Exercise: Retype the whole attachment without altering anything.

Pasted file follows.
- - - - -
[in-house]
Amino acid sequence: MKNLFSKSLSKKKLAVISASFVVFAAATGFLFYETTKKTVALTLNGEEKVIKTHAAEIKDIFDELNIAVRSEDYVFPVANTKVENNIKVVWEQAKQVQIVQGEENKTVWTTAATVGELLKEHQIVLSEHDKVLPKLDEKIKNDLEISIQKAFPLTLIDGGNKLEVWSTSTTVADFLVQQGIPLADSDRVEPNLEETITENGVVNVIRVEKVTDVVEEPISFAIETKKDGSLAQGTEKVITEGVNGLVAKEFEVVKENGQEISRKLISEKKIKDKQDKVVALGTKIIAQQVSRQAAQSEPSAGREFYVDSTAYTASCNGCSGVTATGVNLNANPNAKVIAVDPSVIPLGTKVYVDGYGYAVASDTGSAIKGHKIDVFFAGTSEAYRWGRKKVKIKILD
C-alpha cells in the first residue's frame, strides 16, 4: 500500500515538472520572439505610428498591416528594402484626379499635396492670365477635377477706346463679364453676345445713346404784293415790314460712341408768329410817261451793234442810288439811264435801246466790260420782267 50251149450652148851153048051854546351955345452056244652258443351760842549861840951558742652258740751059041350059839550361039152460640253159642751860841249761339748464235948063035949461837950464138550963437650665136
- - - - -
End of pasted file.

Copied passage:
[in-house]
Amino acid sequence: MKNLFSKSLSKKKLAVISASFVVFAAATGFLFYETTKKTVALTLNGEEKVIKTHAAEIKDIFDELNIAVRSEDYVFPVANTKVENNIKVVWEQAKQVQIVQGEENKTVWTTAATVGELLKEHQIVLSEHDKVLPKLDEKIKNDLEISIQKAFPLTLIDGGNKLEVWSTSTTVADFLVQQGIPLADSDRVEPNLEETITENGVVNVIRVEKVTDVVEEPISFAIETKKDGSLAQGTEKVITEGVNGLVAKEFEVVKENGQEISRKLISEKKIKDKQDKVVALGTKIIAQQVSRQAAQSEPSAGREFYVDSTAYTASCNGCSGVTATGVNLNANPNAKVIAVDPSVIPLGTKVYVDGYGYAVASDTGSAIKGHKIDVFFAGTSEAYRWGRKKVKIKILD
C-alpha cells in the first residue's frame, strides 16, 4: 500500500515538472520572439505610428498591416528594402484626379499635396492670365477635377477706346463679364453676345445713346404784293415790314460712341408768329410817261451793234442810288439811264435801246466790260420782267 50251149450652148851153048051854546351955345452056244652258443351760842549861840951558742652258740751059041350059839550361039152460640253159642751860841249761339748464235948063035949461837950464138550963437650665136